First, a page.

Jeff Manber: Two things could happen to a rocket’s upper stage after launch depending on the mission profile. If it’s a low Earth orbit mission, the second stage gets burned up in the atmosphere. But if it’s a deeper mission, like going to the moon or somewhere else, the second stage is put in what’s called a “graveyard orbit” and becomes a piece of space junk.

So we thought we could make some of that hardware useful again. A rocket’s second stage can store a lot of power, much more than a satellite. It also has a lot of interior room, so you could use it for manufacturing and many other purposes. 

David Marsh: This has been an idea in the space world for decades. I think the original proposal for converting rocket stages into space stations was from the ’60s or ’70s. What makes it possible now is the availability of commercial off-the-shelf equipment and technology enabling that equipment to do things in space.

How do you assess if there’s a market for that? 

Manber: Right now, we have an aging international space station and this incredible ecosystem being developed in lower orbit for doing more things for space and also for Earth. People will need numerous private space stations that can be used as fuel depots, research labs and even hotels.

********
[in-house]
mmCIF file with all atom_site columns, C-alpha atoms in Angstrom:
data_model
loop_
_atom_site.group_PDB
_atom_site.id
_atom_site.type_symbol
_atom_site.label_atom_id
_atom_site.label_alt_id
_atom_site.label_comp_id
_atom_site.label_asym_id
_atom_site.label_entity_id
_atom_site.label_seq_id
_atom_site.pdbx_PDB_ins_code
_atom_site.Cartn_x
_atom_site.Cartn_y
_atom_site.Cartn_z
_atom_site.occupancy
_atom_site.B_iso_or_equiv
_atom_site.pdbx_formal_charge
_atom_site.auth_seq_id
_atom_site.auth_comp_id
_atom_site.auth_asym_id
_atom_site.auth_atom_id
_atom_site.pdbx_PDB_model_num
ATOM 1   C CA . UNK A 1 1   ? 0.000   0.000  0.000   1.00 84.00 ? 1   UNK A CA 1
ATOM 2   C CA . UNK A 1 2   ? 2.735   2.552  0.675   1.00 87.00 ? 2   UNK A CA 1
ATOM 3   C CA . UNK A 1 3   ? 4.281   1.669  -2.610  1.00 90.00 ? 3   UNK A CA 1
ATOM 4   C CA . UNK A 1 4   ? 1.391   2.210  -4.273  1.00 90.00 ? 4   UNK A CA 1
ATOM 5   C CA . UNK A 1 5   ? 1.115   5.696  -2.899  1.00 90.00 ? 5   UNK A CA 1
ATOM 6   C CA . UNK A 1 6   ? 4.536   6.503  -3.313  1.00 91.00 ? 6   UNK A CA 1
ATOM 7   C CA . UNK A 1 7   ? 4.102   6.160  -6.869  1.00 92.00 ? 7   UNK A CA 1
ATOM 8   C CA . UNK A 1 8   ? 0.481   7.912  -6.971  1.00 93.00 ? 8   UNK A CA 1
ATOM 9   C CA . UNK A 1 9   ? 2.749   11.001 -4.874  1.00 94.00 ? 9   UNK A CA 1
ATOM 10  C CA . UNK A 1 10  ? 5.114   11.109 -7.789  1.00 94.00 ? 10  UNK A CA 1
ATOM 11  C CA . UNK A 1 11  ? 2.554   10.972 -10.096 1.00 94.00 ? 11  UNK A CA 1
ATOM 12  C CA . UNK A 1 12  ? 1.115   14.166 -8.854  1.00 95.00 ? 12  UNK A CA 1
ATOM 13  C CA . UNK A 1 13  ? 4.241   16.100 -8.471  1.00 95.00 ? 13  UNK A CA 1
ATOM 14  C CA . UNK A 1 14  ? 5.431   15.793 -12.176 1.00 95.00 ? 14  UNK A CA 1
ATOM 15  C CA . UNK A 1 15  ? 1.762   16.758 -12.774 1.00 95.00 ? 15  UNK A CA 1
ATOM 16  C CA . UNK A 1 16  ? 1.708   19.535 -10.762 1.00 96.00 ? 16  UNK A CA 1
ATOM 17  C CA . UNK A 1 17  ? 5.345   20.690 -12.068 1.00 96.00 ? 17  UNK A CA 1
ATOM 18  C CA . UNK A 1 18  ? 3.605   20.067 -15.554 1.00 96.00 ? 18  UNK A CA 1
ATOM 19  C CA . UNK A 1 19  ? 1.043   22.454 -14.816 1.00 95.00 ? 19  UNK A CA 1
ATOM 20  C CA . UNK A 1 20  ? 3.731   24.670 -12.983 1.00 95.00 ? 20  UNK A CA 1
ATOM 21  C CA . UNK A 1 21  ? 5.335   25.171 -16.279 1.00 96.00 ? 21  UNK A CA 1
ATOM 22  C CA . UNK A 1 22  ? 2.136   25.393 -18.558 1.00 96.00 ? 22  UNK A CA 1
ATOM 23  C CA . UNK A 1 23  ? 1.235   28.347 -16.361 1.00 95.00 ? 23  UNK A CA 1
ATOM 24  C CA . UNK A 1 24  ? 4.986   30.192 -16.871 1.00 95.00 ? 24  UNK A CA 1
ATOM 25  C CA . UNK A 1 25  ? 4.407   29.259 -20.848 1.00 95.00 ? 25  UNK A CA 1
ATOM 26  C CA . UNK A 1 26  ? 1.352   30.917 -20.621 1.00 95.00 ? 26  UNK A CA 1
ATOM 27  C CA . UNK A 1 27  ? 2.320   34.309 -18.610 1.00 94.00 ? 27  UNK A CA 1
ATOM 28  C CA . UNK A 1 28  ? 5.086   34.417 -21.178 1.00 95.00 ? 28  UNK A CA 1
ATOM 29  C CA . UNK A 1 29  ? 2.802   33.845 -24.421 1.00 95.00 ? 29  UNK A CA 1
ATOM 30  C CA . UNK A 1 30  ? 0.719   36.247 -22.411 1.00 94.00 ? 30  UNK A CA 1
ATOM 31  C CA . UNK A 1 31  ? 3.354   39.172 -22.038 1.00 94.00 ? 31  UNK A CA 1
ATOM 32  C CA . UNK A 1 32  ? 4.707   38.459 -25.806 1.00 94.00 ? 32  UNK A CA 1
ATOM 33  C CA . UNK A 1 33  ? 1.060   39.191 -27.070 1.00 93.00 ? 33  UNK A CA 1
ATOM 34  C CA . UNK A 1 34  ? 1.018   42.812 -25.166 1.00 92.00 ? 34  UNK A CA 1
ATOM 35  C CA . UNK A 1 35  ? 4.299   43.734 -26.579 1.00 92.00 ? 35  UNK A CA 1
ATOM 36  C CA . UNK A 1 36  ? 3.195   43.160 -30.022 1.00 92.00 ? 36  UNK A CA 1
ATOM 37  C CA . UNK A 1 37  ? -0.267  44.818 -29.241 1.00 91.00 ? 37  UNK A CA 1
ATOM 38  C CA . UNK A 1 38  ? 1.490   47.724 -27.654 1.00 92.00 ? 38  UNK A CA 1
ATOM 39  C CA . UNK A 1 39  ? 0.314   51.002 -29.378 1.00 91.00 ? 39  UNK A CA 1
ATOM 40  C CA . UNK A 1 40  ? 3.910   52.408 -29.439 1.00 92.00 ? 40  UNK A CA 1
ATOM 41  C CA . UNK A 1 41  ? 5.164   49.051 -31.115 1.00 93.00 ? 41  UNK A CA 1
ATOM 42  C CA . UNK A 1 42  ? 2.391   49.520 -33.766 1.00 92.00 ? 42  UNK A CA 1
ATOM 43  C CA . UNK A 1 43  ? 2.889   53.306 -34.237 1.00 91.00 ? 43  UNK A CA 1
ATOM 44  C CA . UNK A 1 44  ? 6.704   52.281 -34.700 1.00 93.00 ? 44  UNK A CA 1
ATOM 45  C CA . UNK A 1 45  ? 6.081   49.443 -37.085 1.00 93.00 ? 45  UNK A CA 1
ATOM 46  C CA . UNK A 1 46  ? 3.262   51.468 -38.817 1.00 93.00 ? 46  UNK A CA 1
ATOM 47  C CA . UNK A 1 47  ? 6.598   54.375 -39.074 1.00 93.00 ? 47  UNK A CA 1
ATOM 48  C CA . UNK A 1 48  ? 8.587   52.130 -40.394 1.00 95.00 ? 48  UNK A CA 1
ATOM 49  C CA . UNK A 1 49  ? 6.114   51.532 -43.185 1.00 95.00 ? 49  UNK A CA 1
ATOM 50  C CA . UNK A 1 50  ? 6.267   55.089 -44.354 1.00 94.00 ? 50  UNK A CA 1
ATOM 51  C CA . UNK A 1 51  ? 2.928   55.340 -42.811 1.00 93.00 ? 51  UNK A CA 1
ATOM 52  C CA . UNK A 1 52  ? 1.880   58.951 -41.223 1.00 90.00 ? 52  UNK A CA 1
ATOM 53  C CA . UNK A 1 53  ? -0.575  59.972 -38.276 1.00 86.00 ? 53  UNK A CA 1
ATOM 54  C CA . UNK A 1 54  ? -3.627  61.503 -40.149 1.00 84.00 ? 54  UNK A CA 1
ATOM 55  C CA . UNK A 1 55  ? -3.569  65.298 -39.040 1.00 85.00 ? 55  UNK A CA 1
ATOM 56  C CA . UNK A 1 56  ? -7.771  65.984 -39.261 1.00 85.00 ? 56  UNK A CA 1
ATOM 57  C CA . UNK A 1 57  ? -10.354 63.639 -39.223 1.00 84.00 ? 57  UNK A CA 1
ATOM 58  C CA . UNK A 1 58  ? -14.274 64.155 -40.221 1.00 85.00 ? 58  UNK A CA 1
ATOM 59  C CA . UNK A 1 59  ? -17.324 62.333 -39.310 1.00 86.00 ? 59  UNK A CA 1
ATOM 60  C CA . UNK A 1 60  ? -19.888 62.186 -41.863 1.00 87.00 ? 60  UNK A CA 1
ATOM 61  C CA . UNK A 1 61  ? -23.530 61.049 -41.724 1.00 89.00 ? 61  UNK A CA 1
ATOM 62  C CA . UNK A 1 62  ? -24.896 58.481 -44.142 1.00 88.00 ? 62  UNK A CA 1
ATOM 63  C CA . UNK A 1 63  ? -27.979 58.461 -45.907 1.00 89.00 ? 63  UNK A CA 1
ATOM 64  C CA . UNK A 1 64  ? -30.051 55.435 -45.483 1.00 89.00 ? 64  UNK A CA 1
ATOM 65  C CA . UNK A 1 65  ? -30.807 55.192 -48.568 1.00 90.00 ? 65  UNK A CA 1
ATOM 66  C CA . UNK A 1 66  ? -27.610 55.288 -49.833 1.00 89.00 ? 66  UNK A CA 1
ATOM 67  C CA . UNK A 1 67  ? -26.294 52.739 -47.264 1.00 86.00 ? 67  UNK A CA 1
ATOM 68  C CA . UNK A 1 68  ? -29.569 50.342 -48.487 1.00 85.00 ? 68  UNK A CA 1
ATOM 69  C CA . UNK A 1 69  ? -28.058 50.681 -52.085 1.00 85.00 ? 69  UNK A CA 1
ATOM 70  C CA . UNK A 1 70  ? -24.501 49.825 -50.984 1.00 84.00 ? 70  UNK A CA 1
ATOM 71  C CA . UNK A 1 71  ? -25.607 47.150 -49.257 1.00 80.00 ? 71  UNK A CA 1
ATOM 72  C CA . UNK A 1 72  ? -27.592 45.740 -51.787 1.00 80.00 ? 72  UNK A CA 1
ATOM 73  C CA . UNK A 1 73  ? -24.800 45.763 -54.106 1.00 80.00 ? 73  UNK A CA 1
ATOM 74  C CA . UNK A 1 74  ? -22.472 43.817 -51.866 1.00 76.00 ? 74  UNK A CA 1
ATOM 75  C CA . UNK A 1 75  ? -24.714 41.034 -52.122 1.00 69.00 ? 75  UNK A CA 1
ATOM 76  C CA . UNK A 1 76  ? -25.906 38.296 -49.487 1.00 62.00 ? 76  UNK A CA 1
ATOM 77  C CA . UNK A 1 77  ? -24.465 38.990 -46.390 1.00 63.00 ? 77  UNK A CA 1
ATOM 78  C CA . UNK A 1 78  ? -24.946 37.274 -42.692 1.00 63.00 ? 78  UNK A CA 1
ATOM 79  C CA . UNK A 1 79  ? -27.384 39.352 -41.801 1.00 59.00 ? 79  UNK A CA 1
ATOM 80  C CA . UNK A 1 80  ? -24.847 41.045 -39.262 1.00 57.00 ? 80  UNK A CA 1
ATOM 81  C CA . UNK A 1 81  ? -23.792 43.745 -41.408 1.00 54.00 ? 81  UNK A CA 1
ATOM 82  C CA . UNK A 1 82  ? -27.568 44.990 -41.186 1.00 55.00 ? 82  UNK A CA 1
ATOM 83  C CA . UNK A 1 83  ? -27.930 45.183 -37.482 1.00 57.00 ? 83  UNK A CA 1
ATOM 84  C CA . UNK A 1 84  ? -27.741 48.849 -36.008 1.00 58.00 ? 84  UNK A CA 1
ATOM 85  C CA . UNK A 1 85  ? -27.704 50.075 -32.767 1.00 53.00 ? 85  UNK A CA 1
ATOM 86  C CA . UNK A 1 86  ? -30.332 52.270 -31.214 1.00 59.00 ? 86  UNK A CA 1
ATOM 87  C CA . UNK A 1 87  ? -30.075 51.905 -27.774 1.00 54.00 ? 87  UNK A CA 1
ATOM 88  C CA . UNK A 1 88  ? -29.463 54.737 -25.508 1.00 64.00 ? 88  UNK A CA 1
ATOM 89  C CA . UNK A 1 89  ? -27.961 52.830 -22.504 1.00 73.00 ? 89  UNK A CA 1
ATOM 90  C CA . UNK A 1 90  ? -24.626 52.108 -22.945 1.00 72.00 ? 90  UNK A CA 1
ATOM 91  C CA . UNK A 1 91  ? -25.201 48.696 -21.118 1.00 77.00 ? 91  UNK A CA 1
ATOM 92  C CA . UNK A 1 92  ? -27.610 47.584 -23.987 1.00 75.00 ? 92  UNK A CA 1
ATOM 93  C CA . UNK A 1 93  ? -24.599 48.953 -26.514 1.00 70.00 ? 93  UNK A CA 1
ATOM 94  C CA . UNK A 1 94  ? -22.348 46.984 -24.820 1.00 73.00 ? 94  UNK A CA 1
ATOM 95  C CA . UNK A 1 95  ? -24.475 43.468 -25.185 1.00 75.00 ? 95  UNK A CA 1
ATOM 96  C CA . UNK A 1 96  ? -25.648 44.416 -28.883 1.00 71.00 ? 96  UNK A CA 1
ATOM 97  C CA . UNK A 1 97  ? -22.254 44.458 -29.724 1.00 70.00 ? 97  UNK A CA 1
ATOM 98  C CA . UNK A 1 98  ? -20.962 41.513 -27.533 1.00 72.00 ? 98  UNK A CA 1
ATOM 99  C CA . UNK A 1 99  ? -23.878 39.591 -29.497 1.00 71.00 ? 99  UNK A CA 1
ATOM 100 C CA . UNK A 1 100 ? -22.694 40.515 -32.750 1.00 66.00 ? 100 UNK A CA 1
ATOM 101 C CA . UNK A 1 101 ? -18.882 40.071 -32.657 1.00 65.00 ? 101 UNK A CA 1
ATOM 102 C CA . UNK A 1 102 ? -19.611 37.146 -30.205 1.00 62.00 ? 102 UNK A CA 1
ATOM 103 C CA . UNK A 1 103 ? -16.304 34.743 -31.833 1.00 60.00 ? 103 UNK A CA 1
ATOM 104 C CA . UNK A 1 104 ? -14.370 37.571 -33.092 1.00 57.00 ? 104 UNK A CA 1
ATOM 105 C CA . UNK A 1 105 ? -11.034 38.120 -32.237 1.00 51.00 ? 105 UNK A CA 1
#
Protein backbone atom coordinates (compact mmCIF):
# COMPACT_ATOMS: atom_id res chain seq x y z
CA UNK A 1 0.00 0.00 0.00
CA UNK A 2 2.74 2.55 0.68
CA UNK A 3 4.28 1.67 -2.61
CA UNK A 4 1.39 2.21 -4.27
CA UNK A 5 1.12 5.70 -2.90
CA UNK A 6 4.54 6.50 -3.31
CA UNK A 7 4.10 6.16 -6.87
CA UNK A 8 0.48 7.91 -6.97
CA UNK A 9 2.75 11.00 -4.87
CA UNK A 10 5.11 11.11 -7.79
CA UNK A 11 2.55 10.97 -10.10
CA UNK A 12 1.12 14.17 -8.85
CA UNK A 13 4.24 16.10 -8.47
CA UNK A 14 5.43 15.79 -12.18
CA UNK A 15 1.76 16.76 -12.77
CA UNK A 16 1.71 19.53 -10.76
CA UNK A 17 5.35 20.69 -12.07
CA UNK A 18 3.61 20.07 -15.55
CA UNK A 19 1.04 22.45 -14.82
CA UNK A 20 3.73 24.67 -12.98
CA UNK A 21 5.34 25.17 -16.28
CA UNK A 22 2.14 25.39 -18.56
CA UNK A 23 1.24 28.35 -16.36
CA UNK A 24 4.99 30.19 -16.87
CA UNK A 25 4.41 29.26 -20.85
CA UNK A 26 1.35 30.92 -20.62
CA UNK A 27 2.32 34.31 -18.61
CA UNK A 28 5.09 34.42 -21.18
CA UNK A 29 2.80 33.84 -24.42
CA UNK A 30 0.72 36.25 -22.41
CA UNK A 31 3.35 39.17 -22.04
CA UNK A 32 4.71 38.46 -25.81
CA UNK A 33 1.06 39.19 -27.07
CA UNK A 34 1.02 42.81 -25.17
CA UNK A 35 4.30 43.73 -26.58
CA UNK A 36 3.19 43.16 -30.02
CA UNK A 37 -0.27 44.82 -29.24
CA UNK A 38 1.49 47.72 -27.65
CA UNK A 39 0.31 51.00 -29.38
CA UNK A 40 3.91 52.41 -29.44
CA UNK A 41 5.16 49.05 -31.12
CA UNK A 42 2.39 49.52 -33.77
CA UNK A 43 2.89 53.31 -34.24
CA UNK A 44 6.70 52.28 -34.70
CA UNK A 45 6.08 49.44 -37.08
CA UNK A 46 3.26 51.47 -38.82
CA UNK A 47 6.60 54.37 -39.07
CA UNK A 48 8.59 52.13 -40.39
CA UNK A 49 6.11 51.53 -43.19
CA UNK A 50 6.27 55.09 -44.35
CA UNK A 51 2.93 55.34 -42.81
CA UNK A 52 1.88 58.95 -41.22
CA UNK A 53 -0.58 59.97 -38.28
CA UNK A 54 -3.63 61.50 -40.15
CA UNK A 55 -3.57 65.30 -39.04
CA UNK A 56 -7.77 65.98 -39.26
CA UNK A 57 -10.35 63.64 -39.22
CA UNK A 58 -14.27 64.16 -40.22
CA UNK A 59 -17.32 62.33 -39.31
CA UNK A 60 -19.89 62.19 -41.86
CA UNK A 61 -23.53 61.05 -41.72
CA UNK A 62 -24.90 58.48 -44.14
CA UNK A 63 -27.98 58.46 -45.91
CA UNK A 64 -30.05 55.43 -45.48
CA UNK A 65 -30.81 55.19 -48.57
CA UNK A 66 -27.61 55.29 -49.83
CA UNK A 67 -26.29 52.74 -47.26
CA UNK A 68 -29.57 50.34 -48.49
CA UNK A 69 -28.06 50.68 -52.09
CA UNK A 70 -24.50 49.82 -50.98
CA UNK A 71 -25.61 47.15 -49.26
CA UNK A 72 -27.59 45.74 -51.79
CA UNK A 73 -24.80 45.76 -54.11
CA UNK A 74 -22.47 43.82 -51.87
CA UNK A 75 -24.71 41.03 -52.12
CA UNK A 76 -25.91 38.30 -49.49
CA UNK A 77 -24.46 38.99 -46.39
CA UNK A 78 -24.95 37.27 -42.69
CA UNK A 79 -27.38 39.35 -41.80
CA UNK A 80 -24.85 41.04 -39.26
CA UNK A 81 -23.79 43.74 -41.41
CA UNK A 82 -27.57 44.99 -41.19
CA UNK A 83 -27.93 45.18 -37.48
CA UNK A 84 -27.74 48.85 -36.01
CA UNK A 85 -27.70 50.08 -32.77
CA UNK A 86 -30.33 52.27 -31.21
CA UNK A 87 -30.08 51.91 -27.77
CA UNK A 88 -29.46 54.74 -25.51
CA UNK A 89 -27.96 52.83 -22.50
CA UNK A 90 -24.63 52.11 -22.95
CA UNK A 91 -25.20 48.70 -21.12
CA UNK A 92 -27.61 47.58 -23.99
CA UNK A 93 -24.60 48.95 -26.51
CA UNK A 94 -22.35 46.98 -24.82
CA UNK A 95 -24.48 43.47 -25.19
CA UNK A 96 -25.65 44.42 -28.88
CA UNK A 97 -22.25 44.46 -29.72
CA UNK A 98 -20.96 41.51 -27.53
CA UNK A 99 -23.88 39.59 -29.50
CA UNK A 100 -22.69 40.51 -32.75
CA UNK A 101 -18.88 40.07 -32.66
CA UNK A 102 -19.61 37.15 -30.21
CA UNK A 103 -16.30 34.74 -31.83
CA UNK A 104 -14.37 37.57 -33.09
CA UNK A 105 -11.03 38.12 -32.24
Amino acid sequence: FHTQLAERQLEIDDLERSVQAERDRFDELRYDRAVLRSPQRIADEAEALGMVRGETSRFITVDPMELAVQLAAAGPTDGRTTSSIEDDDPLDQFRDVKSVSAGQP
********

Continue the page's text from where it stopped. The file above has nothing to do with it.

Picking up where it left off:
So, we see space infrastructure as the next big market. The question is, how do we create the same economic efficiencies to private space stations like what Elon Musk is creating with reusable rockets?

In an ideal scenario, how would an Outpost mission work? 

Marsh: One use case we are envisioning—and this is a few years in the future, at least—is that after a second stage is separated in space, it turns into an outpost. A small vehicle would then be deployed off of the outpost. It goes out, captures debris, sends them back to the outpost, and deposits them inside the upper stage.